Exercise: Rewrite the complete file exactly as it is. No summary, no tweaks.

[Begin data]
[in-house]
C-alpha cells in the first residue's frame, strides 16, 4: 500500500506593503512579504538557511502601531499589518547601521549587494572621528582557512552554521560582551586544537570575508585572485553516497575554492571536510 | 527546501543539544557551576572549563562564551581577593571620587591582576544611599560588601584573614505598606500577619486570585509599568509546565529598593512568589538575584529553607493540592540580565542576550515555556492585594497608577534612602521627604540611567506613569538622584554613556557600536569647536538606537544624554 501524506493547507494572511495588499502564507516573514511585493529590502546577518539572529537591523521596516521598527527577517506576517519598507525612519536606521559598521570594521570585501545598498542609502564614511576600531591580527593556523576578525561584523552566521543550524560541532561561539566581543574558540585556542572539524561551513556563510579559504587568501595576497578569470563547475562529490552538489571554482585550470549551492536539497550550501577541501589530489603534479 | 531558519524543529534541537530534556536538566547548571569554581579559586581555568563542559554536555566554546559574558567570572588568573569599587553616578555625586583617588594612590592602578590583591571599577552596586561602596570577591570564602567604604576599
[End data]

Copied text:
[in-house]
C-alpha cells in the first residue's frame, strides 16, 4: 500500500506593503512579504538557511502601531499589518547601521549587494572621528582557512552554521560582551586544537570575508585572485553516497575554492571536510 | 527546501543539544557551576572549563562564551581577593571620587591582576544611599560588601584573614505598606500577619486570585509599568509546565529598593512568589538575584529553607493540592540580565542576550515555556492585594497608577534612602521627604540611567506613569538622584554613556557600536569647536538606537544624554 501524506493547507494572511495588499502564507516573514511585493529590502546577518539572529537591523521596516521598527527577517506576517519598507525612519536606521559598521570594521570585501545598498542609502564614511576600531591580527593556523576578525561584523552566521543550524560541532561561539566581543574558540585556542572539524561551513556563510579559504587568501595576497578569470563547475562529490552538489571554482585550470549551492536539497550550501577541501589530489603534479 | 531558519524543529534541537530534556536538566547548571569554581579559586581555568563542559554536555566554546559574558567570572588568573569599587553616578555625586583617588594612590592602578590583591571599577552596586561602596570577591570564602567604604576599